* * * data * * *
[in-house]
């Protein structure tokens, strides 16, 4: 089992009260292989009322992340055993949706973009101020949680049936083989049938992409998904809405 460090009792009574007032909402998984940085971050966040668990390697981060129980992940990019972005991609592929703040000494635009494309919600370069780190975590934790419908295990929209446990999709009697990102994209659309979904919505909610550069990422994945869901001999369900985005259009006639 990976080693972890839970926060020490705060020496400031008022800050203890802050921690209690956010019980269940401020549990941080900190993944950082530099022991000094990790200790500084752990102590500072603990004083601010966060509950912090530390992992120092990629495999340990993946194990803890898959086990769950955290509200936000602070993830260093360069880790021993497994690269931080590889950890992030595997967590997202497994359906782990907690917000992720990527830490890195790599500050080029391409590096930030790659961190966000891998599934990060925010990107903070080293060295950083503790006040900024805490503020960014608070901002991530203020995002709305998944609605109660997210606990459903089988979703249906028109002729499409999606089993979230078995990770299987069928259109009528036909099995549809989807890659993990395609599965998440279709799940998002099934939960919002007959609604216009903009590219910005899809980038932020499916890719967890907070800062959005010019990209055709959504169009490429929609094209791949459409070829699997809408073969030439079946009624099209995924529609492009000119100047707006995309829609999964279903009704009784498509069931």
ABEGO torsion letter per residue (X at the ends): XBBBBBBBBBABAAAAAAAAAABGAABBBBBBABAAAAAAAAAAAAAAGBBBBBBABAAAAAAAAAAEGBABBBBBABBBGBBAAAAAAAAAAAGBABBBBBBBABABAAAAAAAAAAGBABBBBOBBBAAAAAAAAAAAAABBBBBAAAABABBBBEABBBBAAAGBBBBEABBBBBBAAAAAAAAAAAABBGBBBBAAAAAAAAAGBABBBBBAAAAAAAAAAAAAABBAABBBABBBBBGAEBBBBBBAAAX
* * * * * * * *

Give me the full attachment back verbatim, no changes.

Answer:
[in-house]
């Protein structure tokens, strides 16, 4: 089992009260292989009322992340055993949706973009101020949680049936083989049938992409998904809405 460090009792009574007032909402998984940085971050966040668990390697981060129980992940990019972005991609592929703040000494635009494309919600370069780190975590934790419908295990929209446990999709009697990102994209659309979904919505909610550069990422994945869901001999369900985005259009006639 990976080693972890839970926060020490705060020496400031008022800050203890802050921690209690956010019980269940401020549990941080900190993944950082530099022991000094990790200790500084752990102590500072603990004083601010966060509950912090530390992992120092990629495999340990993946194990803890898959086990769950955290509200936000602070993830260093360069880790021993497994690269931080590889950890992030595997967590997202497994359906782990907690917000992720990527830490890195790599500050080029391409590096930030790659961190966000891998599934990060925010990107903070080293060295950083503790006040900024805490503020960014608070901002991530203020995002709305998944609605109660997210606990459903089988979703249906028109002729499409999606089993979230078995990770299987069928259109009528036909099995549809989807890659993990395609599965998440279709799940998002099934939960919002007959609604216009903009590219910005899809980038932020499916890719967890907070800062959005010019990209055709959504169009490429929609094209791949459409070829699997809408073969030439079946009624099209995924529609492009000119100047707006995309829609999964279903009704009784498509069931």
ABEGO torsion letter per residue (X at the ends): XBBBBBBBBBABAAAAAAAAAABGAABBBBBBABAAAAAAAAAAAAAAGBBBBBBABAAAAAAAAAAEGBABBBBBABBBGBBAAAAAAAAAAAGBABBBBBBBABABAAAAAAAAAAGBABBBBOBBBAAAAAAAAAAAAABBBBBAAAABABBBBEABBBBAAAGBBBBEABBBBBBAAAAAAAAAAAABBGBBBBAAAAAAAAAGBABBBBBAAAAAAAAAAAAAABBAABBBABBBBBGAEBBBBBBAAAX